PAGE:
Lakshmikumaran: Here I must say that, while the cost for goods has come down, the cost of services is going to go up from 15% to 18%. There is a higher cost, leading to higher prices due to taxation. So, your tech solutions startup has to pay 18% tax, in total now. But, in 99% of the cases, the client the startup is providing solutions for can take the credit due to the GST. It will not be a cost for the buyer or receiver. On the contrary, the tech startup that could not avail credit in the past, can do so now under the GST.

Effectively, his cost of services will come down even though he will pay higher taxes on it. The customer, though, will enjoy the benefit of costs coming down.

Question: How would food delivery services and food delivery startups be affected by GST?

Lakshmikumaran: Food delivery, again, is a service right? If we are going to go to a restaurant and order food, we will pay the service tax at the restaurant. But, on the contrary, if we are ordering food on the phone or electronically, the the business is going to charge you for price of the cooked food AND delivering it to you.

In a situation like this, we can combine the two and have a consolidated goods plus service tax. Where, food is the primary item and delivery is the secondary provider. So, taxes will be applicable to the food being cooked. As far as delivery is concerned, the food delivery startup will charge the food manufacturer for delivery. This charge can be taken back by the manufacturer for credit.

What this means is that the service tax paid by the food delivery startup will be ultimately subsumed in the startup’s backend.

Question: What about aggregators? What kind of impact will they see under GST?

Lakshmikumaran: Who is an aggregator? Where there are many service providers and many receivers. If the providers are less and the receivers are more, the government would prefer to collect taxes from the ‘less,’ and vice versa. This is due to convenience of collection. But, when it comes to an aggregator, like Uber, it is not easy to tax every single transaction. Such an electronic portal will provide taxi-hailing as a product service. Aggregation tax does not come in a concept every single time, unless there are notified aggregators. In which case, they have to pay aggregator tax at Central and State levels.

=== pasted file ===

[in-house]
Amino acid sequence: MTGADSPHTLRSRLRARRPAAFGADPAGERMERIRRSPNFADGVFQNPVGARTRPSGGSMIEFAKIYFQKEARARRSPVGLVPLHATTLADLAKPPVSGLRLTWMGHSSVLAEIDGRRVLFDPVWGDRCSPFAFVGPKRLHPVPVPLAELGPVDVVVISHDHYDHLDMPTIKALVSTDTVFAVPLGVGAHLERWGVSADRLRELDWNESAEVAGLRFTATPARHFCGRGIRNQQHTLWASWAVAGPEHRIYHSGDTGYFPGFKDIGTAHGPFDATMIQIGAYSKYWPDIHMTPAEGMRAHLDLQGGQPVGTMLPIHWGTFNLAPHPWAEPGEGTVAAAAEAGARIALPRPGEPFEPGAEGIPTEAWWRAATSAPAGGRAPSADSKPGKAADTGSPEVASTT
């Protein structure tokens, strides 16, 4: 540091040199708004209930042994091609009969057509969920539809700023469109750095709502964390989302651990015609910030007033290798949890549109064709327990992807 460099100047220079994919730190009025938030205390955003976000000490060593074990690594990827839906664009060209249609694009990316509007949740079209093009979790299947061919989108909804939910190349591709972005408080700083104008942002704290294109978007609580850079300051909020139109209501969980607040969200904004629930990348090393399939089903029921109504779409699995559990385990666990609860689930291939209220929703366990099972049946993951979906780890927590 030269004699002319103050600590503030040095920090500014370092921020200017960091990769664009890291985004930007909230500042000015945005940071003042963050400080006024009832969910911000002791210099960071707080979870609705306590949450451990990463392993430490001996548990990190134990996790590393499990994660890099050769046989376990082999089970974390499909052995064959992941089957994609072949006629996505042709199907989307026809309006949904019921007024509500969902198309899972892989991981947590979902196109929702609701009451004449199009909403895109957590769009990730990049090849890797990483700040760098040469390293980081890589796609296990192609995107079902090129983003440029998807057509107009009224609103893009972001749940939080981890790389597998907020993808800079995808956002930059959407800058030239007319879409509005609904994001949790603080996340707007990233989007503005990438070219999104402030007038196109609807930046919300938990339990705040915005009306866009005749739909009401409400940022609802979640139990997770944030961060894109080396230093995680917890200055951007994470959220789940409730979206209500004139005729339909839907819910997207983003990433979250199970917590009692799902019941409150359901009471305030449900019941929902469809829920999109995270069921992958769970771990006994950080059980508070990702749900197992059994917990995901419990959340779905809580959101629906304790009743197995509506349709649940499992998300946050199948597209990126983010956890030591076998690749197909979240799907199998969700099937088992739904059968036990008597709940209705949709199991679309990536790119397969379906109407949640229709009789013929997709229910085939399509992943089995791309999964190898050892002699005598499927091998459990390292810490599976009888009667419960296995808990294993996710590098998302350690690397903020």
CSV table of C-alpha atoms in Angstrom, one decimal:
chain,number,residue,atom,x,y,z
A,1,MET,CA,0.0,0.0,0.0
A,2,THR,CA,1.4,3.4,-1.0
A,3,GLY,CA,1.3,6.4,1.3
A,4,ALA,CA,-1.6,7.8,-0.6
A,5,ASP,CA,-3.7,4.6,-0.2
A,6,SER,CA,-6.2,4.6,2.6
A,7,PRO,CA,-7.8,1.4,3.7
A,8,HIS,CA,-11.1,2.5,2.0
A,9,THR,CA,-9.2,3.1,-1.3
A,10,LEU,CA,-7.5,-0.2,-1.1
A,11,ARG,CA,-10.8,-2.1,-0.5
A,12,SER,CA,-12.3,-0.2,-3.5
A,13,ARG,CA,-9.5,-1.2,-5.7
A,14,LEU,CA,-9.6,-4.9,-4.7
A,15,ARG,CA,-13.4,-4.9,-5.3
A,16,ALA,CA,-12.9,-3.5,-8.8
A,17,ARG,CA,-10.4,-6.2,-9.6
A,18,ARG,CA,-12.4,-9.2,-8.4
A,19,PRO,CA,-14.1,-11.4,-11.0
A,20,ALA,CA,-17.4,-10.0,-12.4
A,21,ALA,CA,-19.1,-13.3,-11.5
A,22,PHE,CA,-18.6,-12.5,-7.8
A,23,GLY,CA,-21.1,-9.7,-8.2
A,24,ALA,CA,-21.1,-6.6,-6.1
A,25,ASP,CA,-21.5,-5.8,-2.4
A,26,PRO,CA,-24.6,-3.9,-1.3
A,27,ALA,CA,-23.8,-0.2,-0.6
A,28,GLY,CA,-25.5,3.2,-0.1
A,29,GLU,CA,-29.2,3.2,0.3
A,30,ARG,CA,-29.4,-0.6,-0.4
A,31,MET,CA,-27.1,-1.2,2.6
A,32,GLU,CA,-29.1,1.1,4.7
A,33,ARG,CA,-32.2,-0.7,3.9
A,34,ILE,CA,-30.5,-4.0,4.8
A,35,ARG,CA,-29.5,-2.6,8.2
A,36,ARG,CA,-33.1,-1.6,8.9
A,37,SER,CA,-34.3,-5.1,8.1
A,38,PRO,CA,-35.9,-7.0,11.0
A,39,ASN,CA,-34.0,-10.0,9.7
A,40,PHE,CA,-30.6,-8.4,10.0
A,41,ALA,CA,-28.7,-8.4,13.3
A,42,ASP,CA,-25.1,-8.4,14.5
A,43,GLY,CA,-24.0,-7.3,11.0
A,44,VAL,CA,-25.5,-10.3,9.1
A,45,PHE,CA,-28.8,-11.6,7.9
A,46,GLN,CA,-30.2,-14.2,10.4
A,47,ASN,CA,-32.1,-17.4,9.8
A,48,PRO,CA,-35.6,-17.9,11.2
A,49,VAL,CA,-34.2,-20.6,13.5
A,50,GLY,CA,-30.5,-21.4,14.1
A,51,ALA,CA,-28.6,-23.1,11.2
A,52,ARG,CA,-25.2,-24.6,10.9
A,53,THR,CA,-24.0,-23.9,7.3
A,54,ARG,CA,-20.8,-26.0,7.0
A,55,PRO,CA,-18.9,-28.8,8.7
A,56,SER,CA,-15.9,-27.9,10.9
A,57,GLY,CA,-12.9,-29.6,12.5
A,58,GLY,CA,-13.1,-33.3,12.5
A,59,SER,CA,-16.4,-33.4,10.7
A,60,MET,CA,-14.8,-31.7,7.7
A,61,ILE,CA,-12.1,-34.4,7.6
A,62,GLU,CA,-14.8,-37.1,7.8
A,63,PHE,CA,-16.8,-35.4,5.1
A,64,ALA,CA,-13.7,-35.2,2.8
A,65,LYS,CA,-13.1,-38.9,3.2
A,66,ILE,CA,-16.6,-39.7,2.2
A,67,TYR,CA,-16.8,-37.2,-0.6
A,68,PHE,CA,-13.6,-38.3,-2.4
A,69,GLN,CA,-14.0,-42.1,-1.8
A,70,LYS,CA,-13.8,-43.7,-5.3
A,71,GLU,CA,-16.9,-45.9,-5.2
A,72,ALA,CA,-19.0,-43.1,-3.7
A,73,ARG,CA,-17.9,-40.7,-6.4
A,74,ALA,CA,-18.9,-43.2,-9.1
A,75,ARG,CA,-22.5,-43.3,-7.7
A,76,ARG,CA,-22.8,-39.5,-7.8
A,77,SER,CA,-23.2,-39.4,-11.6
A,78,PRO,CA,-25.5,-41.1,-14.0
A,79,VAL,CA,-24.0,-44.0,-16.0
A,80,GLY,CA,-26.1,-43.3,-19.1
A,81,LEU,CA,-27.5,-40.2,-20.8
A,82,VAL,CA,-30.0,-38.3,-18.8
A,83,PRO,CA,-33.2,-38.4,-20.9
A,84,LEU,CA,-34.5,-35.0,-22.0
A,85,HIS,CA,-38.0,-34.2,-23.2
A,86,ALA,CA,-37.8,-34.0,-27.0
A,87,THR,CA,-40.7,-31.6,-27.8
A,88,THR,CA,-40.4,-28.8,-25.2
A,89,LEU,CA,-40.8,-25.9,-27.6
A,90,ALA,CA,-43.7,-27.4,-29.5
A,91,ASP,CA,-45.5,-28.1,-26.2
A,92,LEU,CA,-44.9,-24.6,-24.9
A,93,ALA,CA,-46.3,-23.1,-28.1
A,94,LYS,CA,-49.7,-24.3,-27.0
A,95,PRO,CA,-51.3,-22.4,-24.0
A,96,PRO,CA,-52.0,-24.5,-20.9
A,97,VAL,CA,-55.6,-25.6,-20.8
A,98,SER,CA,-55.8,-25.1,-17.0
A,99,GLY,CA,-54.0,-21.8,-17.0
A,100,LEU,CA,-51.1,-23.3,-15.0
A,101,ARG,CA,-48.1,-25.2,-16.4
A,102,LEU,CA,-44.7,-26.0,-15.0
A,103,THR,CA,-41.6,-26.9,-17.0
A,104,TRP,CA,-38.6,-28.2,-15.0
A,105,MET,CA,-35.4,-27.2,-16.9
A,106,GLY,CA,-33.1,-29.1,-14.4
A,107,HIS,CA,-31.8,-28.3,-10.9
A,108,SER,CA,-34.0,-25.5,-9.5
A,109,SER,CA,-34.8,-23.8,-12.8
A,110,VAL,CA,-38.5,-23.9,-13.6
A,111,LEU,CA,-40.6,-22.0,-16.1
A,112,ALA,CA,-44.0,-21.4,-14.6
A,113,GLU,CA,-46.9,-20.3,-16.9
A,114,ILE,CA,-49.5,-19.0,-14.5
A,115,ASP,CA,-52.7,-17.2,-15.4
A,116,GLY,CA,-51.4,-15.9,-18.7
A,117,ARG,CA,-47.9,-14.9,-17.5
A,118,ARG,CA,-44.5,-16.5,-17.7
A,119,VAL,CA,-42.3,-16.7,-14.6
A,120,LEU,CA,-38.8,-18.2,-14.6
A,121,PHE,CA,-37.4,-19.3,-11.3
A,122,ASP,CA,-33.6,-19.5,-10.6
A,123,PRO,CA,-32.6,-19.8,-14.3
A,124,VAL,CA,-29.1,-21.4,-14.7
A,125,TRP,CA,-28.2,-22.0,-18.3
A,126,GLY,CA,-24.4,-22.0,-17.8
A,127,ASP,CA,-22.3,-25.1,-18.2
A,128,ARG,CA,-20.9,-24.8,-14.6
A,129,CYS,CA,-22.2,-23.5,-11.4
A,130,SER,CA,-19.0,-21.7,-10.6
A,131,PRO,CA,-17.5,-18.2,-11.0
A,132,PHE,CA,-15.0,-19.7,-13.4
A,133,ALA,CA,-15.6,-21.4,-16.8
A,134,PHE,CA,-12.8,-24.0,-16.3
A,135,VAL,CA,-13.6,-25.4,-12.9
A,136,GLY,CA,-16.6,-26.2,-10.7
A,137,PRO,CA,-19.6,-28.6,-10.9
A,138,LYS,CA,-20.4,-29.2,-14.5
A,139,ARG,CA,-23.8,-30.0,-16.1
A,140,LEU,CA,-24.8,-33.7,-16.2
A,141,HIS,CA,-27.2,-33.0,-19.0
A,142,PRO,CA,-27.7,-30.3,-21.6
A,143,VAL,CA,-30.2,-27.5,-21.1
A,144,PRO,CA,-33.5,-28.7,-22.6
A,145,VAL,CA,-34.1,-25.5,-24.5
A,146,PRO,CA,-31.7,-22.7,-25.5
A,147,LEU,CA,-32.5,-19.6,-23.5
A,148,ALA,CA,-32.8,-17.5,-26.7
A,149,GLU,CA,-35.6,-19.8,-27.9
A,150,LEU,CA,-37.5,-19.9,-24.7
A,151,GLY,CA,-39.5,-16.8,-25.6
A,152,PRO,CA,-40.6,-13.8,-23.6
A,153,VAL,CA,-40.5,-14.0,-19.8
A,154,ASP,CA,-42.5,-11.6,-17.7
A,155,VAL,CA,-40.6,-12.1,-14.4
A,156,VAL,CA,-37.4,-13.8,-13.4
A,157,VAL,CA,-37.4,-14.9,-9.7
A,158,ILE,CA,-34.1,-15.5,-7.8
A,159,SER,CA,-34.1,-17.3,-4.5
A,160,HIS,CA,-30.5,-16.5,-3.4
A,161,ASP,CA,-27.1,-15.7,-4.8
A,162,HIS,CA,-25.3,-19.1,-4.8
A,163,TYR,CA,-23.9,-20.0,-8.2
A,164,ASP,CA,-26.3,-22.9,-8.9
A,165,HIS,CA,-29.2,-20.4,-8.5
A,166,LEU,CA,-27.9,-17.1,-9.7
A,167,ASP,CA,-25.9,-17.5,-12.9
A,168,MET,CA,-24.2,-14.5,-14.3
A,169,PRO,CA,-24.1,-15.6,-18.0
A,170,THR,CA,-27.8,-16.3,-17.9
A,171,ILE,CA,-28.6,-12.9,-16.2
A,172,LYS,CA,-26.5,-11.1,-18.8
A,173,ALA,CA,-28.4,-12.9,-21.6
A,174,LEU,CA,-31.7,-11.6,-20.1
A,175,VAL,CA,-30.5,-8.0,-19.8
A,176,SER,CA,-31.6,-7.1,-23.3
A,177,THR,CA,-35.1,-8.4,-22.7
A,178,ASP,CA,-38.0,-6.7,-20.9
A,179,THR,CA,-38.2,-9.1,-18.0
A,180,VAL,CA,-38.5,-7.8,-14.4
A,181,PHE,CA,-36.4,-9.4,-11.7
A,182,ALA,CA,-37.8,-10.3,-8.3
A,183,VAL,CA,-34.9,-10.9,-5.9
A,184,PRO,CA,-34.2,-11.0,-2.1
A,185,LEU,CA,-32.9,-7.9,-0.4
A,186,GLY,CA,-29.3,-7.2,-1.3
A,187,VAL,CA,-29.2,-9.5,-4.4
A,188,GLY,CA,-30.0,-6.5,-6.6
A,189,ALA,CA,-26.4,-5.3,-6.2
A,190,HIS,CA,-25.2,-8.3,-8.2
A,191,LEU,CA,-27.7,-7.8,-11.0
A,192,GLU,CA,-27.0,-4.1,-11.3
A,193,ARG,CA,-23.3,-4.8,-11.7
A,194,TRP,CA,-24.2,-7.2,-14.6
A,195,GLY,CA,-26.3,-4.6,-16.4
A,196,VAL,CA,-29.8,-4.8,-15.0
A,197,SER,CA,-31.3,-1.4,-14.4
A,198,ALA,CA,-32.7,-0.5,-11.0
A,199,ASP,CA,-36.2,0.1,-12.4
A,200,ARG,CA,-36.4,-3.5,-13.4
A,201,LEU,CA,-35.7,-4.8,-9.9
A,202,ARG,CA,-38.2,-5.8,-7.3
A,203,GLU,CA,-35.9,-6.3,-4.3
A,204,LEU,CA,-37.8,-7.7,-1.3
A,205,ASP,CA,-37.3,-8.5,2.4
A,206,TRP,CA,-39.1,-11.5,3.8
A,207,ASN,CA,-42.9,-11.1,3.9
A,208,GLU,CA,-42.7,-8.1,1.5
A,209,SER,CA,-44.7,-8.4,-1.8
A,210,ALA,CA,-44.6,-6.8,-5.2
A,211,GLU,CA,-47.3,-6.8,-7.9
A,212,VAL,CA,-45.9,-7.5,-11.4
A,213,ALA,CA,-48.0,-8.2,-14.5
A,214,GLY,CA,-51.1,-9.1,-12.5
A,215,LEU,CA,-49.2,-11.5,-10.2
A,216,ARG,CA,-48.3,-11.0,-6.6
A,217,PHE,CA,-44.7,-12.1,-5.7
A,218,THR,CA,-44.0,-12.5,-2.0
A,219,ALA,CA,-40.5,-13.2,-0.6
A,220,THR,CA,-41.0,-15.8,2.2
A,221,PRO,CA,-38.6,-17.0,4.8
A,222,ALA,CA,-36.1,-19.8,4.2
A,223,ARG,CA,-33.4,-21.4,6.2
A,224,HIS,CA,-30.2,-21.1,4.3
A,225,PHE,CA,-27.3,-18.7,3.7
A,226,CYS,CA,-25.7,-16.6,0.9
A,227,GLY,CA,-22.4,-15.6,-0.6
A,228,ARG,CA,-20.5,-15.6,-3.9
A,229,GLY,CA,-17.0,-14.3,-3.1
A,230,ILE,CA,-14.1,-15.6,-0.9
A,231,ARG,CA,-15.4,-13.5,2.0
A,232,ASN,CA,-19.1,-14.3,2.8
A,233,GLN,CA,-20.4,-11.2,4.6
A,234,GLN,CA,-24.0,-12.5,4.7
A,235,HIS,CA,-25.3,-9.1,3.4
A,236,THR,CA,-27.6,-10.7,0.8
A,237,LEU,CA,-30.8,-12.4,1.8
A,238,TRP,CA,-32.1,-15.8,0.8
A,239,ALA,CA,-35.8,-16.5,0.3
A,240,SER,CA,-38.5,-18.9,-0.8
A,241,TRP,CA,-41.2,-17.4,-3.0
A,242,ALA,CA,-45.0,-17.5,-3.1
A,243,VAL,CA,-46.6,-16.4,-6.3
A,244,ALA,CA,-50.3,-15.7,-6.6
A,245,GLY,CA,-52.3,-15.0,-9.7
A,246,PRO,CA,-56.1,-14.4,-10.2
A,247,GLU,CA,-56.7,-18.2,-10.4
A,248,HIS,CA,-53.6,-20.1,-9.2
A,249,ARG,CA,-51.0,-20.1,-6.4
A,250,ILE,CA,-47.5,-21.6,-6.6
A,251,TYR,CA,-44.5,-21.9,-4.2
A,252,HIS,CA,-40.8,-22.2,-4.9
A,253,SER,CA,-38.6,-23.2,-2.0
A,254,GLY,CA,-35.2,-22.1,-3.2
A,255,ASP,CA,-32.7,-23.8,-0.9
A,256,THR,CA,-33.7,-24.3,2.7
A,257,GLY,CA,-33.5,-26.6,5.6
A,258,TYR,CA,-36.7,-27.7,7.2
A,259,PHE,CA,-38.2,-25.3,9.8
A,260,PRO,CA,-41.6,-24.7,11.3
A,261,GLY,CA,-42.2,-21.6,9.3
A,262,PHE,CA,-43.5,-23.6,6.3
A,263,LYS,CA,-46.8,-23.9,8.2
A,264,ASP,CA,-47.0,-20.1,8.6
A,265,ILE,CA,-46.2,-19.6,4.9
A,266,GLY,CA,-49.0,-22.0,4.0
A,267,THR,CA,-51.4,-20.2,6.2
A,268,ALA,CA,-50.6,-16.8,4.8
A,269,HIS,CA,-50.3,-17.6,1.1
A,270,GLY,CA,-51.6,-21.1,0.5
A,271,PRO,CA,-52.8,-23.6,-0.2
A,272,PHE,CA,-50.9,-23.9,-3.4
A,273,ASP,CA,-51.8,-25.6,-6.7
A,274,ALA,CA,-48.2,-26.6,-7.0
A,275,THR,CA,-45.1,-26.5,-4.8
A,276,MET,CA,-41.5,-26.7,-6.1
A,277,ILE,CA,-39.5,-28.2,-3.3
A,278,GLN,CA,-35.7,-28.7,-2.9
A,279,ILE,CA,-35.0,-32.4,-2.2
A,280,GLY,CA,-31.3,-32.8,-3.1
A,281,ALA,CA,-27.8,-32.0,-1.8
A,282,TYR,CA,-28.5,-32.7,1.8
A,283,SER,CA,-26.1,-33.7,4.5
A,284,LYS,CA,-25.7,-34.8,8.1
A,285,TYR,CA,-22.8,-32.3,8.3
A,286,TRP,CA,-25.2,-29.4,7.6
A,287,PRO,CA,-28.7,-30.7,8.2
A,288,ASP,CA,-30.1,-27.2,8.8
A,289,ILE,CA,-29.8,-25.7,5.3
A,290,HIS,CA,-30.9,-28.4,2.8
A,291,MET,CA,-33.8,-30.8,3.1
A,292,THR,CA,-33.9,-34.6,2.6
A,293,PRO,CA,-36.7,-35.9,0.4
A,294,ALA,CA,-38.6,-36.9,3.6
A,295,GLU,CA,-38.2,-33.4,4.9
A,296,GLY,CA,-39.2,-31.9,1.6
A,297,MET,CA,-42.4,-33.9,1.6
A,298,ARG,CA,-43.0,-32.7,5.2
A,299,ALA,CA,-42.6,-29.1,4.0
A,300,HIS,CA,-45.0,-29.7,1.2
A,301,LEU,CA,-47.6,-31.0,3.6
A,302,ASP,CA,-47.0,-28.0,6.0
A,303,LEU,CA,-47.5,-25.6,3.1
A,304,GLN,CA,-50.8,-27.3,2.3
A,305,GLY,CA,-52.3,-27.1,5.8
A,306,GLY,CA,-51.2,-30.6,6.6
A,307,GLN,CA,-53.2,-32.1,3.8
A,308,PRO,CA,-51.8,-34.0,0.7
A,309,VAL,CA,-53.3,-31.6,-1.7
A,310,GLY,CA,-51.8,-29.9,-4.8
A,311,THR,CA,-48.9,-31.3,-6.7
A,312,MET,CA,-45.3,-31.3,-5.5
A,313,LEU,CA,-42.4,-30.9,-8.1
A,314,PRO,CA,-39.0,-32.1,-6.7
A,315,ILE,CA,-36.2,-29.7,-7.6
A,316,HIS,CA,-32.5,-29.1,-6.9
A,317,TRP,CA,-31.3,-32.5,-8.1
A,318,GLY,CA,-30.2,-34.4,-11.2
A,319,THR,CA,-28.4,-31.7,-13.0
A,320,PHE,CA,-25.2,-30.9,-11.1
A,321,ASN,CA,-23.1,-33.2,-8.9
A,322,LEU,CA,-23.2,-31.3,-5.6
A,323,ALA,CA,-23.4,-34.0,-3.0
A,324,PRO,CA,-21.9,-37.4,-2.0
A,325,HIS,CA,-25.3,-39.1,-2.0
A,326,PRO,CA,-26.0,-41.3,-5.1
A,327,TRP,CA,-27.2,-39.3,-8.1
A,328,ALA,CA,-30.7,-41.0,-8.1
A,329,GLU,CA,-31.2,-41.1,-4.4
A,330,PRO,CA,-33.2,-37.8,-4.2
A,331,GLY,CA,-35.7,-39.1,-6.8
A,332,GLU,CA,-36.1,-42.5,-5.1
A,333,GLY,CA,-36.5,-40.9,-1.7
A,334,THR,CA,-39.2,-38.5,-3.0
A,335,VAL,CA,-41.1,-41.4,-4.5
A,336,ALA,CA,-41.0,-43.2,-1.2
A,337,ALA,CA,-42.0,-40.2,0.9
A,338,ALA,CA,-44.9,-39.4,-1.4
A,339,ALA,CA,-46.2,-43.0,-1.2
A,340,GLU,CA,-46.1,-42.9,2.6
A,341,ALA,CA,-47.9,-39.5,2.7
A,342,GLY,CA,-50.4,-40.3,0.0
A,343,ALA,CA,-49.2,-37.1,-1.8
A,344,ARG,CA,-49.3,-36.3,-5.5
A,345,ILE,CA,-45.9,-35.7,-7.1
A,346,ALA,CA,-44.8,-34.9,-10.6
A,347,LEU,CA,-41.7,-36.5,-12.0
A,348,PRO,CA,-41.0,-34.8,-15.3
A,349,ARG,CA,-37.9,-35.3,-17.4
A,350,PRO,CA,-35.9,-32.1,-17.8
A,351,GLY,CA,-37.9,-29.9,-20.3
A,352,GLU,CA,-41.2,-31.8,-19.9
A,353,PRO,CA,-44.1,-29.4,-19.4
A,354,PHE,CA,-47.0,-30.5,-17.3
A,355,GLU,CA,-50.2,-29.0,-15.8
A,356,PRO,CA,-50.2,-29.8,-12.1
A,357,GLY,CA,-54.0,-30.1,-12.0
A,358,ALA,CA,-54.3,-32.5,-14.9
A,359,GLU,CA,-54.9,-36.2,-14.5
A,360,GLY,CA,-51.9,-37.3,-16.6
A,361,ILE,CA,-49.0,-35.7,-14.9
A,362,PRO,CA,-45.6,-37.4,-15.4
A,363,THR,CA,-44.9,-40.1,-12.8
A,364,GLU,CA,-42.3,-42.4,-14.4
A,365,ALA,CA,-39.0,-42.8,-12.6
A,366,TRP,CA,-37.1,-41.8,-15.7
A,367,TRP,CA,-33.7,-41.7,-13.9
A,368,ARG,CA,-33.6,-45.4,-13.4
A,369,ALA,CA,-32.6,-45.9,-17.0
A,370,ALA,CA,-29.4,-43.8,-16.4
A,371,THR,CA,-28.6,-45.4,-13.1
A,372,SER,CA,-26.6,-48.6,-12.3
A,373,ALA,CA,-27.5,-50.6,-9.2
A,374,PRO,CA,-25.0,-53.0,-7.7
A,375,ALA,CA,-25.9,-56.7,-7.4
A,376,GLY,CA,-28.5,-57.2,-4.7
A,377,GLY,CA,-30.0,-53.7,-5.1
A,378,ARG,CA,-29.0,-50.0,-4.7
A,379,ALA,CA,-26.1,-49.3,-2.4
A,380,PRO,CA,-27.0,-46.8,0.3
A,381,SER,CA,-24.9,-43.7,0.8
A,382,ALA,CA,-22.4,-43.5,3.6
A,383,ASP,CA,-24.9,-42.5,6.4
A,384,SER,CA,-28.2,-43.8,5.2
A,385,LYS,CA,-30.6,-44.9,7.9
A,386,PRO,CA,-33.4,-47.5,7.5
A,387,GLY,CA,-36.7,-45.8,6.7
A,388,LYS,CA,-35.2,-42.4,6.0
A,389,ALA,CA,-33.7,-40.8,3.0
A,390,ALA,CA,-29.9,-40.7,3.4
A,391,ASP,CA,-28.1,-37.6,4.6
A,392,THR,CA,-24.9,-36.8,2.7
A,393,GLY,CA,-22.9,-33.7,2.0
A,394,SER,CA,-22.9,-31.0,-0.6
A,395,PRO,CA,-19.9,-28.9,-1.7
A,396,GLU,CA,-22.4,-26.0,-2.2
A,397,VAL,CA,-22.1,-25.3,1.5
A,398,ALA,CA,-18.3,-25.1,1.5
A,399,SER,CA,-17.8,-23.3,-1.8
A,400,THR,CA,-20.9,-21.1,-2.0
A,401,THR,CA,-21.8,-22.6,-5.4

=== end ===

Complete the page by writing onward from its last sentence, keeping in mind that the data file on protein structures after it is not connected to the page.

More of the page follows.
Question: There is again a lot of noise around the different dates of filing returns. What are the important dates to remember when it comes to the GST? Should startups be worried?

Lakshmikumaran: Startups need not be worried at all, when it comes to filing taxes. Basically, all you need to do is file three returns.

  1. GTR 1: The output of goods and services that you have supplied by August 10, 2017 and every month, thereafter.
  2. GTR 2: The input of goods and services, that is whatever goods and services, your business has received by August 15, 2017 and every month henceforth.
  3. GTR 3: The above two returns will give clarity on what are the liabilities to be paid and income earned. Once you adjust these two, you will know the amount of tax to be paid, i.e. the liability. This needs to be done by August 20, 2017, followed by one annual tax return at the end of the fiscal year.

Prime Minister Jawaharlal Nehru spoke on the stroke of midnight on August 14, 1947 heralding a new dawn of independence for an enslaved India. For a country that is struggling under the burden of unclear, cumbersome, state and central tax regime with hidden taxes that the end consumer is not even aware of, the GST looks to be exactly what Lakshmikumaran stated it to be. A game changer – for startups and average Indians, alike. Here’s to hoping for a brighter dawn tomorrow.